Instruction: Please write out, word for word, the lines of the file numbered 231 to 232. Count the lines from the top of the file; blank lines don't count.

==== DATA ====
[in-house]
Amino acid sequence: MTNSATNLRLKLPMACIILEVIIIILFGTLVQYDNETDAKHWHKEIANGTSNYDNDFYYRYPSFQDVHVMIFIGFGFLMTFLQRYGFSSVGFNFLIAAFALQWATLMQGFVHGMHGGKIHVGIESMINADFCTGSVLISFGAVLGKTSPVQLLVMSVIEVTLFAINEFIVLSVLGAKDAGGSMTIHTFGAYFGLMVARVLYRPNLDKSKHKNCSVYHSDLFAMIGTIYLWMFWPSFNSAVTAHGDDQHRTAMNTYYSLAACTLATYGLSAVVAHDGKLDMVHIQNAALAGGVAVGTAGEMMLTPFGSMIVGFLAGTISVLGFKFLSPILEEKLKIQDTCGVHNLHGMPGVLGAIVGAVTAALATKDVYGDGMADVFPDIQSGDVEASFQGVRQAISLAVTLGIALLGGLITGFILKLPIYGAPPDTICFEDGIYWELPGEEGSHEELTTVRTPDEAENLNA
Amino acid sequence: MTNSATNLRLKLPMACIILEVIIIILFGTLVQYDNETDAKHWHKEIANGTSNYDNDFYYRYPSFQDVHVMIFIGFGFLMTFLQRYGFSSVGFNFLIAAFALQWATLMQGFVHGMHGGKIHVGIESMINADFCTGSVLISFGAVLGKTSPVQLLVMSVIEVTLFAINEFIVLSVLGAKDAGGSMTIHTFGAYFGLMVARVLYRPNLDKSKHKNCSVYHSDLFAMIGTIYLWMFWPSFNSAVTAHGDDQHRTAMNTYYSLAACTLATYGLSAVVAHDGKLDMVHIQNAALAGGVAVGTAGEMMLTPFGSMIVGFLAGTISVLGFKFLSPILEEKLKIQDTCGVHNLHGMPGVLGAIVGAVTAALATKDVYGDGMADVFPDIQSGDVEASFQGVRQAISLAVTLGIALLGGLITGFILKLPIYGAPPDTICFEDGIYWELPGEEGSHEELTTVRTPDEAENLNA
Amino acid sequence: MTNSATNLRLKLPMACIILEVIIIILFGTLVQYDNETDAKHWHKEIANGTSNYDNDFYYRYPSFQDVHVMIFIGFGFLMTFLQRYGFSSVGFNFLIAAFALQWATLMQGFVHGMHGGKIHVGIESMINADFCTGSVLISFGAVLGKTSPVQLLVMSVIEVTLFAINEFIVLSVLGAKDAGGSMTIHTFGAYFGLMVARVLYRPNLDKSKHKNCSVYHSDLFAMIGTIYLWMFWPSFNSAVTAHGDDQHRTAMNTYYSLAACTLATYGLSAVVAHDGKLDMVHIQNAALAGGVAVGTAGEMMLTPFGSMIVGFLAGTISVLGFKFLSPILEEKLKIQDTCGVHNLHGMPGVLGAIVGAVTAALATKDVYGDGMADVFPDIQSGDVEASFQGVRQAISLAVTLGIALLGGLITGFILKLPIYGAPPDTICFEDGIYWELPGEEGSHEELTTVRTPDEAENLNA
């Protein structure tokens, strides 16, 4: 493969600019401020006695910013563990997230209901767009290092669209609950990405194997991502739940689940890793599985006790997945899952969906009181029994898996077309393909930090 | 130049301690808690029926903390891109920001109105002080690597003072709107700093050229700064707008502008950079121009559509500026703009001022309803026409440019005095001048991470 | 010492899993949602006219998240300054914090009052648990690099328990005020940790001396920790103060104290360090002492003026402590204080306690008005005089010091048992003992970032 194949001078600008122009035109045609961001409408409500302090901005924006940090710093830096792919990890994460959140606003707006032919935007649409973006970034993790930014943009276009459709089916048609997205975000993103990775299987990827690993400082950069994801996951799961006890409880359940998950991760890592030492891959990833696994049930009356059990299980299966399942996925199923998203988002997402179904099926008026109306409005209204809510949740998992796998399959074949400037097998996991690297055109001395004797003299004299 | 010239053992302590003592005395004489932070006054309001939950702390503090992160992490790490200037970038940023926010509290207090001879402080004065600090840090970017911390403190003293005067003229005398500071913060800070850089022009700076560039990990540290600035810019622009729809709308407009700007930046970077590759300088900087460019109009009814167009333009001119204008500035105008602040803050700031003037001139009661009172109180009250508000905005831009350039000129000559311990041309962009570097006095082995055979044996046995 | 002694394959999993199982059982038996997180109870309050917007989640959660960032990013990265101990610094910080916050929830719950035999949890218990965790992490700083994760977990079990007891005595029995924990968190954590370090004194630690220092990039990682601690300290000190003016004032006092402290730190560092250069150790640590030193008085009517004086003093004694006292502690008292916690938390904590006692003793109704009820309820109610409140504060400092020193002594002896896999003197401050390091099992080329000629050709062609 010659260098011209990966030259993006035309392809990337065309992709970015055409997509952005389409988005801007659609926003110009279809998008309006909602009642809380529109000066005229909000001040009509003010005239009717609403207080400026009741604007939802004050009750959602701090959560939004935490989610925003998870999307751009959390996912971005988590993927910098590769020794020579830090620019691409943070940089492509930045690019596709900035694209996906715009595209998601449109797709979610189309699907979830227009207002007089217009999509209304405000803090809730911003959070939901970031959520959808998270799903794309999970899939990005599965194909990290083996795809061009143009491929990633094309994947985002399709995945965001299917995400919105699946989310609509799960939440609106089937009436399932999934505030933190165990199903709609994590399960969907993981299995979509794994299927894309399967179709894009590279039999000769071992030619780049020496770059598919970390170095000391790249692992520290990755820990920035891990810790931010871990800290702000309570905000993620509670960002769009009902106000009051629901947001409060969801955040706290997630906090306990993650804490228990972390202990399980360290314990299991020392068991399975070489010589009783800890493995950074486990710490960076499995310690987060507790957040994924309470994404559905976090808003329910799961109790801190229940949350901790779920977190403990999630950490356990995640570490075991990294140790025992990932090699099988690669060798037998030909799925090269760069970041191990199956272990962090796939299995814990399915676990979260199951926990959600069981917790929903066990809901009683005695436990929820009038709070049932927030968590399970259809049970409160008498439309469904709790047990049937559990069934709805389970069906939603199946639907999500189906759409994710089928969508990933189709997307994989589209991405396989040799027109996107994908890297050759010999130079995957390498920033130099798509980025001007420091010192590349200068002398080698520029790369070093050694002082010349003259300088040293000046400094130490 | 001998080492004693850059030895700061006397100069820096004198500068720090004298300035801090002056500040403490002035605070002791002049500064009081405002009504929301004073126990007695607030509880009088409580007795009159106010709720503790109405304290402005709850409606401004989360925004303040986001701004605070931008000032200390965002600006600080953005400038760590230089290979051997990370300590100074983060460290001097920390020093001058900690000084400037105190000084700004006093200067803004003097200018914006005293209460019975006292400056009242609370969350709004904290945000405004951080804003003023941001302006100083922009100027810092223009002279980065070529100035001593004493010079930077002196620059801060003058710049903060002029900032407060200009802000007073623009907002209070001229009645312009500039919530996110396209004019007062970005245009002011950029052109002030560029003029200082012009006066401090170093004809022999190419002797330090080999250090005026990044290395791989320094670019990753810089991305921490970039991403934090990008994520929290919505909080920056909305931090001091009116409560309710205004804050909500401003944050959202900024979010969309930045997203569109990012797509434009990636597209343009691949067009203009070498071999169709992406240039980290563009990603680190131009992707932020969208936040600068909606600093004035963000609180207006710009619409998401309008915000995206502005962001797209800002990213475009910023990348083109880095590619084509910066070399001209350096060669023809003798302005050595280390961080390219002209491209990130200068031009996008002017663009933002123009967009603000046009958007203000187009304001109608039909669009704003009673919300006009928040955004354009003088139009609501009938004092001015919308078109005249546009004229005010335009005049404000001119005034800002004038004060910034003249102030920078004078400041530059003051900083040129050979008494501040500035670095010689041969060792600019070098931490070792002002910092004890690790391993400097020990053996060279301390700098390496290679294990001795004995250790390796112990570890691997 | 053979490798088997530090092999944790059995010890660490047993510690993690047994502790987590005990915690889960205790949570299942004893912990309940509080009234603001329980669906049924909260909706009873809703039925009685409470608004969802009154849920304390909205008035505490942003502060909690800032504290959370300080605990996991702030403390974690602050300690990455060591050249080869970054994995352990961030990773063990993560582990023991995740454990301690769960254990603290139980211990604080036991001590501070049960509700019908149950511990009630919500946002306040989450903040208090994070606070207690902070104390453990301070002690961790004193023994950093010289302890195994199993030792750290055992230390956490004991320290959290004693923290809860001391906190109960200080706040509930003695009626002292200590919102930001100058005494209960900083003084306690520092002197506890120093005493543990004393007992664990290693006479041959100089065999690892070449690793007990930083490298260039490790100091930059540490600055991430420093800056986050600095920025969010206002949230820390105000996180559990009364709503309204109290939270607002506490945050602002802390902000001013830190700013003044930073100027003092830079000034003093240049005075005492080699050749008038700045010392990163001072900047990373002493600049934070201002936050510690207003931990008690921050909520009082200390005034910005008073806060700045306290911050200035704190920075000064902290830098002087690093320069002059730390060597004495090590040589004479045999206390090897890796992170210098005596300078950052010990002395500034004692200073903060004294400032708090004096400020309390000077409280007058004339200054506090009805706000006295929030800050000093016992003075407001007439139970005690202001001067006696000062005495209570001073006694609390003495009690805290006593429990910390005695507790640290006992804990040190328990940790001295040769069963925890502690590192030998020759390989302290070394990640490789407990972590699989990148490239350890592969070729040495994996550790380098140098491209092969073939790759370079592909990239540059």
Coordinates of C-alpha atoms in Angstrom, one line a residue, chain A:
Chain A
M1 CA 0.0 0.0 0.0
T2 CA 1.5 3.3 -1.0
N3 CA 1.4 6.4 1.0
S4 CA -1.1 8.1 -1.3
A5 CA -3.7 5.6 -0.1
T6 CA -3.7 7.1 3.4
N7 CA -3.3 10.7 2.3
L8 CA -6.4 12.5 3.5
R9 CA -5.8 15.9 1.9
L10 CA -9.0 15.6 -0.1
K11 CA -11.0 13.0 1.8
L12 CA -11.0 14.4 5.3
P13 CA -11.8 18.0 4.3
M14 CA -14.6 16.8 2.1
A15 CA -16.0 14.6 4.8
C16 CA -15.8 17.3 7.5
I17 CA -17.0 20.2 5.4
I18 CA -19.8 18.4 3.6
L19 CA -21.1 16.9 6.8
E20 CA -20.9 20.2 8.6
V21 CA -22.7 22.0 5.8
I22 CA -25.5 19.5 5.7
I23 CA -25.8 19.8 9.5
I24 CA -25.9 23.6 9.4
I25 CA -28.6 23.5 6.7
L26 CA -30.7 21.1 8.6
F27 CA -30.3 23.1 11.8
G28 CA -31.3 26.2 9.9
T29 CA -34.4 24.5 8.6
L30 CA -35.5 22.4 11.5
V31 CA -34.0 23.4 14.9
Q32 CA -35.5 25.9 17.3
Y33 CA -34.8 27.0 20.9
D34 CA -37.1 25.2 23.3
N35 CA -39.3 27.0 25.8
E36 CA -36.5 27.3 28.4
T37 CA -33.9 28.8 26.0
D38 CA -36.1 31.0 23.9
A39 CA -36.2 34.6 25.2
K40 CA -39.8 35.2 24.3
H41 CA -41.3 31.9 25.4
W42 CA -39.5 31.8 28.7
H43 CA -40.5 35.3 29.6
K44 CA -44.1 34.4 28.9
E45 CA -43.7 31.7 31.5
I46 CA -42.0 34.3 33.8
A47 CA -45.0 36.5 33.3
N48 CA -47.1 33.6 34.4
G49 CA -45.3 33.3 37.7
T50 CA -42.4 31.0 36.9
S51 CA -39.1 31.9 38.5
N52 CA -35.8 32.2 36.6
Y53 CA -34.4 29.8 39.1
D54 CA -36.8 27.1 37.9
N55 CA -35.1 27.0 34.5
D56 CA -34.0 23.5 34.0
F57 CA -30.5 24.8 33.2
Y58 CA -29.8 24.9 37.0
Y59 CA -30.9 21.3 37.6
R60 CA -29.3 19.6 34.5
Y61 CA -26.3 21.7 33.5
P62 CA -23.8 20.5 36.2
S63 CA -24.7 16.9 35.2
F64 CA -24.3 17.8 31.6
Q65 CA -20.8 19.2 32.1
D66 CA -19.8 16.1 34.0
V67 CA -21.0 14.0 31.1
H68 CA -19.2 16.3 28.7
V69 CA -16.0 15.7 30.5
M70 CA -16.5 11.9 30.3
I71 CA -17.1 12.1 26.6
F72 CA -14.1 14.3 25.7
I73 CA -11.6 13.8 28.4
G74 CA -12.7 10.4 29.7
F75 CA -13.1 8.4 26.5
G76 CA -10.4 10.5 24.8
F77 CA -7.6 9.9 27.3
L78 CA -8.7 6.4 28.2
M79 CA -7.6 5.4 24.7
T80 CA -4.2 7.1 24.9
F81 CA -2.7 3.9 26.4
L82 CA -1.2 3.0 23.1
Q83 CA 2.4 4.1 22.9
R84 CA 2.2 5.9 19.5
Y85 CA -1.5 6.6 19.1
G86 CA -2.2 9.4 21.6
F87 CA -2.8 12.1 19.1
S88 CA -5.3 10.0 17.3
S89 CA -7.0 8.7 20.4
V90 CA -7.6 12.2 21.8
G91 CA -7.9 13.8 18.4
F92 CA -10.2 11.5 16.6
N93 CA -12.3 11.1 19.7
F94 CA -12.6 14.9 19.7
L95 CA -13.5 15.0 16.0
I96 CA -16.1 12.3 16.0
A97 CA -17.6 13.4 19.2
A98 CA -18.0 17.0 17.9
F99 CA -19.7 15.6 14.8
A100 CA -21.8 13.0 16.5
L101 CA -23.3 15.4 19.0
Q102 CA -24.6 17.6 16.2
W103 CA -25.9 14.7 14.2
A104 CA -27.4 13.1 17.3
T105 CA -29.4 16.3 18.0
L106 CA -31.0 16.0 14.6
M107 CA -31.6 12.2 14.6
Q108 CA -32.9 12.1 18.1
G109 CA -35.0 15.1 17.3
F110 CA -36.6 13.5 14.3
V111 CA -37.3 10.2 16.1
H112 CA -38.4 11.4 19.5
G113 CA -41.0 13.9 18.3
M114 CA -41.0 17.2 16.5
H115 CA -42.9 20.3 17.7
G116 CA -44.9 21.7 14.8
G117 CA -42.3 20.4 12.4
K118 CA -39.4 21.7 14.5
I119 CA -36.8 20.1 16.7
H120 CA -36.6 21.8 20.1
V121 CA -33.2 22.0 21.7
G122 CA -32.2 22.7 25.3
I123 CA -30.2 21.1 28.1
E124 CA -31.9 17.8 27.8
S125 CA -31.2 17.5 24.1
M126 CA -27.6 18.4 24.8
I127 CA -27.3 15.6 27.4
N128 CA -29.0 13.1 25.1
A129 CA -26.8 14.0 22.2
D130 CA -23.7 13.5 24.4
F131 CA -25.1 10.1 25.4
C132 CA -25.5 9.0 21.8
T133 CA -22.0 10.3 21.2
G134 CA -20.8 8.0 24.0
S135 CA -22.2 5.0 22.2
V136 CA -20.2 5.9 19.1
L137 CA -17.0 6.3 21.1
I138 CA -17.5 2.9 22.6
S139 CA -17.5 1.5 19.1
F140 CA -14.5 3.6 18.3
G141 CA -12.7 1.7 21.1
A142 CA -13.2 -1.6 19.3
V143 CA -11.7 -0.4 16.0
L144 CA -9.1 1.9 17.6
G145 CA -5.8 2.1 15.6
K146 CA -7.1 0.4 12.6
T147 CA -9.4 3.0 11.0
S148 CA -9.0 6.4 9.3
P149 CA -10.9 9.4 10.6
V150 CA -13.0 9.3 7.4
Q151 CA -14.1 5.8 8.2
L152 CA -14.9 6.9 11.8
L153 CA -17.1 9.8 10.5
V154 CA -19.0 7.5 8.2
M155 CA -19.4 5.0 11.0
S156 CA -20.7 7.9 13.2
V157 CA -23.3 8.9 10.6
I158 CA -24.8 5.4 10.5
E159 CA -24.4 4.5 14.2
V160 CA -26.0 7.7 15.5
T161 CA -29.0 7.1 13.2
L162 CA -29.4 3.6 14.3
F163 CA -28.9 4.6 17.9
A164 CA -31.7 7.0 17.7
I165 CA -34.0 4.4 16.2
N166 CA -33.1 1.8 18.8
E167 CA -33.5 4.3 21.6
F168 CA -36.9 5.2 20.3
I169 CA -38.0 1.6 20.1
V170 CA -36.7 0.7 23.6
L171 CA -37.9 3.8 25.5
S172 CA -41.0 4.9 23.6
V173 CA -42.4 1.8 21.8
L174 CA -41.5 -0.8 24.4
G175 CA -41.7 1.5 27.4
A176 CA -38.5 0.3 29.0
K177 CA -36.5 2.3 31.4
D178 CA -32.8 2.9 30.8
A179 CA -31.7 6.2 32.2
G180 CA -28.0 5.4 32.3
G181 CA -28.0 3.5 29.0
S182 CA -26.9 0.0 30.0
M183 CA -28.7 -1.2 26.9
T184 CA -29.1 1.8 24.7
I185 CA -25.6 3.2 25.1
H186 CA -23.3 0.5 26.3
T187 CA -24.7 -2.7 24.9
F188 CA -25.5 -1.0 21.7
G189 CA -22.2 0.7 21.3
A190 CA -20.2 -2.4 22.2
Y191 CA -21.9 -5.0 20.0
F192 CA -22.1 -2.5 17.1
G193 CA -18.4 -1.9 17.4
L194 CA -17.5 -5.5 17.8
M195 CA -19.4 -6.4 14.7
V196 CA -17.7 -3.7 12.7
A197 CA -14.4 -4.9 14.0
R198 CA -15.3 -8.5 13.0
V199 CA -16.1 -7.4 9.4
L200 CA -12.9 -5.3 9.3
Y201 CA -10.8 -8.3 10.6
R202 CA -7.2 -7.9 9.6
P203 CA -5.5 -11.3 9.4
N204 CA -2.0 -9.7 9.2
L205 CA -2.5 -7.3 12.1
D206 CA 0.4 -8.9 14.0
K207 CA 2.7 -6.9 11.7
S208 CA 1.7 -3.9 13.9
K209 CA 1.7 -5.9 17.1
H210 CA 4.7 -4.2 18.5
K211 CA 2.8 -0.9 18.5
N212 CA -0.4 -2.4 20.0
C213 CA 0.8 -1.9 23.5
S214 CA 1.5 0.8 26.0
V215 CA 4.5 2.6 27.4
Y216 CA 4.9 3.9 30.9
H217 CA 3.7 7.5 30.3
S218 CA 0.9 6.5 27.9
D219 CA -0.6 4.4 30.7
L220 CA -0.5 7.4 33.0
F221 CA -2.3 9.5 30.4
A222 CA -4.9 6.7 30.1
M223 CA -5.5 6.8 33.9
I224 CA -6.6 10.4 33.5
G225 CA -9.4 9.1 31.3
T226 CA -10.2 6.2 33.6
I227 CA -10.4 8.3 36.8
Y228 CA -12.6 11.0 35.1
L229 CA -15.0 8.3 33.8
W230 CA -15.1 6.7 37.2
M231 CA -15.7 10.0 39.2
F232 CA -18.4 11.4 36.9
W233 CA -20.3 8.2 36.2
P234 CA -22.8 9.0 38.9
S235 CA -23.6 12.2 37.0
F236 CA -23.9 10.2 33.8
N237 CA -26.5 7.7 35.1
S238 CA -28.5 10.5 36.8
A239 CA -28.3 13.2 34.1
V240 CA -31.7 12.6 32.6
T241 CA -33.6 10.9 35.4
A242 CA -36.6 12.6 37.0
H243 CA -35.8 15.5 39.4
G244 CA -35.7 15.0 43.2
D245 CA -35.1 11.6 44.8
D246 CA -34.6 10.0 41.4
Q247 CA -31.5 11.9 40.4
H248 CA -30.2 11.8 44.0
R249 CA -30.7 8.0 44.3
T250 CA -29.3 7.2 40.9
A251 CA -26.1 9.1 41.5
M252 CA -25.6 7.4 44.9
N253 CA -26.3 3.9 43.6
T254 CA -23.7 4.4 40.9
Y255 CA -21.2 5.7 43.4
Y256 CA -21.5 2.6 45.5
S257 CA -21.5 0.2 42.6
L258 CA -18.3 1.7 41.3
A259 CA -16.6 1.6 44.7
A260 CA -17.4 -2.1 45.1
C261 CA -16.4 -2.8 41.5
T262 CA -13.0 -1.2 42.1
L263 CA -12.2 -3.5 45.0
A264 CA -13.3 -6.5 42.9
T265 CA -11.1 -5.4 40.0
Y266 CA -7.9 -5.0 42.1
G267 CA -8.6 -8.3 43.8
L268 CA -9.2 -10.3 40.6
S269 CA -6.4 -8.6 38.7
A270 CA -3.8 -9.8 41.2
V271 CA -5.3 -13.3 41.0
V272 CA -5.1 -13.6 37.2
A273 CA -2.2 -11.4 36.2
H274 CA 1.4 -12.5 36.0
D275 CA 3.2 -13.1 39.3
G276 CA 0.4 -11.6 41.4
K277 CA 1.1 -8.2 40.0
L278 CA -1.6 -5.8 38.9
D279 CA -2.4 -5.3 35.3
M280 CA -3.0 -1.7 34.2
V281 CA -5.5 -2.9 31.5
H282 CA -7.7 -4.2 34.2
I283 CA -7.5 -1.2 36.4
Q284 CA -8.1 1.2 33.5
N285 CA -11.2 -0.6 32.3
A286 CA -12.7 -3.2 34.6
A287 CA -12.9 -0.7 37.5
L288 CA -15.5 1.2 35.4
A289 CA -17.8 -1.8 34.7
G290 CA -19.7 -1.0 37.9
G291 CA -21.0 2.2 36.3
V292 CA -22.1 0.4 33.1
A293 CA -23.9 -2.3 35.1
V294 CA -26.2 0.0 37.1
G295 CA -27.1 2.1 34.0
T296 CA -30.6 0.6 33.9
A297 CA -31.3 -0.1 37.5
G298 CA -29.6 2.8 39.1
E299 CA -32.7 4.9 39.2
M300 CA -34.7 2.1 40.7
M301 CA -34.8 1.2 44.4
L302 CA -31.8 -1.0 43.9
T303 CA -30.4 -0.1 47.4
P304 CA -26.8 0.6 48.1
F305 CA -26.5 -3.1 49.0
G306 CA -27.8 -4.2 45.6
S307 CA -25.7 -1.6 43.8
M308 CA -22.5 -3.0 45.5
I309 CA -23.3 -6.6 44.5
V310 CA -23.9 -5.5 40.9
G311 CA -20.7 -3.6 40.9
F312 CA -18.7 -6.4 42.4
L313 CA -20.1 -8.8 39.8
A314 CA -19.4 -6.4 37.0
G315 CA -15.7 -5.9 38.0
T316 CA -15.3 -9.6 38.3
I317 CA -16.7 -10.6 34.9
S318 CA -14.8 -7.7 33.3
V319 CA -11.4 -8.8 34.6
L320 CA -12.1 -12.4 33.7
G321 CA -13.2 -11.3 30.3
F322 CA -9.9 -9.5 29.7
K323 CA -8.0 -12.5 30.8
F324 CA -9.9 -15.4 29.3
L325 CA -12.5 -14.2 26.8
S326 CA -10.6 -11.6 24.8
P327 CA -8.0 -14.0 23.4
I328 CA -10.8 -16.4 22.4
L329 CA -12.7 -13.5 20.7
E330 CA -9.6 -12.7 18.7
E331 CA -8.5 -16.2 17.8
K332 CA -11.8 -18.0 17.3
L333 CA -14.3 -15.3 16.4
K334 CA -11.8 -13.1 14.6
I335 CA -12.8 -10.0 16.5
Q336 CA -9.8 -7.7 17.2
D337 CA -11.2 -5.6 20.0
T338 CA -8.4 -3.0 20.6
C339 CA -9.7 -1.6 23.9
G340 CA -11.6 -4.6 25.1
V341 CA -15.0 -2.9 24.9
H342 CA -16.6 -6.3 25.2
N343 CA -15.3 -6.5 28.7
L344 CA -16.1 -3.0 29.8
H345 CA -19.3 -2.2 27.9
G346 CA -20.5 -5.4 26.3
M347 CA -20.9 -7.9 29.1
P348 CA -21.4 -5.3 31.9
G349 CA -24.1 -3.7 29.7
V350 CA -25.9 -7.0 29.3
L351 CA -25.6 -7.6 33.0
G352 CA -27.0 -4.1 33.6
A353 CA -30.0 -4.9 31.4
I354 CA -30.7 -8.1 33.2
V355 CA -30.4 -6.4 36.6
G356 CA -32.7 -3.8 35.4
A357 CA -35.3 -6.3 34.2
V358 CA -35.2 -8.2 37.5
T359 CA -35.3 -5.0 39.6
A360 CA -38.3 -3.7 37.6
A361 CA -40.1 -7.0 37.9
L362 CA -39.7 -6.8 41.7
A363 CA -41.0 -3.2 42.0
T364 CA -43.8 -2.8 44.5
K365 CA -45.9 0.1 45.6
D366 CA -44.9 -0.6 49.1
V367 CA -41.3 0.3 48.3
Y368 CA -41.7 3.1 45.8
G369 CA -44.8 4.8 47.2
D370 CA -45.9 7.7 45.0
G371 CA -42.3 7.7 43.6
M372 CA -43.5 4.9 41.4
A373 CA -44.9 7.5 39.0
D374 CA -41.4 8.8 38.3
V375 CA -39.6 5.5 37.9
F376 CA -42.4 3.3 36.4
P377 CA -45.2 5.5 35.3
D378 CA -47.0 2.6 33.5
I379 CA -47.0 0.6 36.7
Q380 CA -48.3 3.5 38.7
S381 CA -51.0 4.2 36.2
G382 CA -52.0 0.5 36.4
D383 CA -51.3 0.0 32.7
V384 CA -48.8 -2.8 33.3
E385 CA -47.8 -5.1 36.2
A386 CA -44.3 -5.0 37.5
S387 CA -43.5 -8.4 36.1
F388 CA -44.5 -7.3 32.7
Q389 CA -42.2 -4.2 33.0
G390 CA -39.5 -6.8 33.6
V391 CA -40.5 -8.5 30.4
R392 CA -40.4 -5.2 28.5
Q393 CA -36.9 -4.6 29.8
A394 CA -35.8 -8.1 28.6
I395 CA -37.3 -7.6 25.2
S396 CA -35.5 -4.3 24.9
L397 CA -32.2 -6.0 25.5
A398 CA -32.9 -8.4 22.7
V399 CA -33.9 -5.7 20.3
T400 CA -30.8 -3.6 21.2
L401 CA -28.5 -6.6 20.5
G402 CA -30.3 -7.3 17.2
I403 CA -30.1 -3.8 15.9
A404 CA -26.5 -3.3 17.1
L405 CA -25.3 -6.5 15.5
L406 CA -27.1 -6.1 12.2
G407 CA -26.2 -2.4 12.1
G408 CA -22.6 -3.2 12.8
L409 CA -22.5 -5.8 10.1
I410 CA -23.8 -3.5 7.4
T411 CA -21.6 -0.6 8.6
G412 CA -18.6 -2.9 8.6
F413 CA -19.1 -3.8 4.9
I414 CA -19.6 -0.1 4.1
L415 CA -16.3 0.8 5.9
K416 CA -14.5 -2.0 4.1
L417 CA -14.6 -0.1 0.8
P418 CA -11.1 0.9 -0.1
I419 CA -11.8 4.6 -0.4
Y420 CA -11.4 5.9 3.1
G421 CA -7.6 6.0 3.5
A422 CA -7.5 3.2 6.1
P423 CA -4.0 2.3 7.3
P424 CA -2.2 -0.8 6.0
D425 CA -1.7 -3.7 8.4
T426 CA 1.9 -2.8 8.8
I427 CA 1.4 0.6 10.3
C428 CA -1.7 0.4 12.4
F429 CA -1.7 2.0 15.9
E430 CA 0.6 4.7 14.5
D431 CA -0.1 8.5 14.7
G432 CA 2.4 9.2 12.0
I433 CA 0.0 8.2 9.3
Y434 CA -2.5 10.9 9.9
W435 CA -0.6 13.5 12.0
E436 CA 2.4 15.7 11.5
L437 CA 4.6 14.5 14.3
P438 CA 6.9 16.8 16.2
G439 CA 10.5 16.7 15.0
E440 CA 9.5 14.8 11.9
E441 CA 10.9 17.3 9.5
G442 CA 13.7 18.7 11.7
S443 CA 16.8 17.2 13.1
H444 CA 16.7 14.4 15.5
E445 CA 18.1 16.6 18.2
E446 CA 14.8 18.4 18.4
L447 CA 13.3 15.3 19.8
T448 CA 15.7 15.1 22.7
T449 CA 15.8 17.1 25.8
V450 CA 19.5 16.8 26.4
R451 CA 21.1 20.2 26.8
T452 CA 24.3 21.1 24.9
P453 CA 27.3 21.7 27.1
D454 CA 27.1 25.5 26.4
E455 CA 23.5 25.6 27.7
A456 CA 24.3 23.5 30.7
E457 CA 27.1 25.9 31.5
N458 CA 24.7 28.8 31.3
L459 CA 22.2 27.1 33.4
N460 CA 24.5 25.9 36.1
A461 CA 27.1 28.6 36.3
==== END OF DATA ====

I224 CA -6.6 10.4 33.5
G225 CA -9.4 9.1 31.3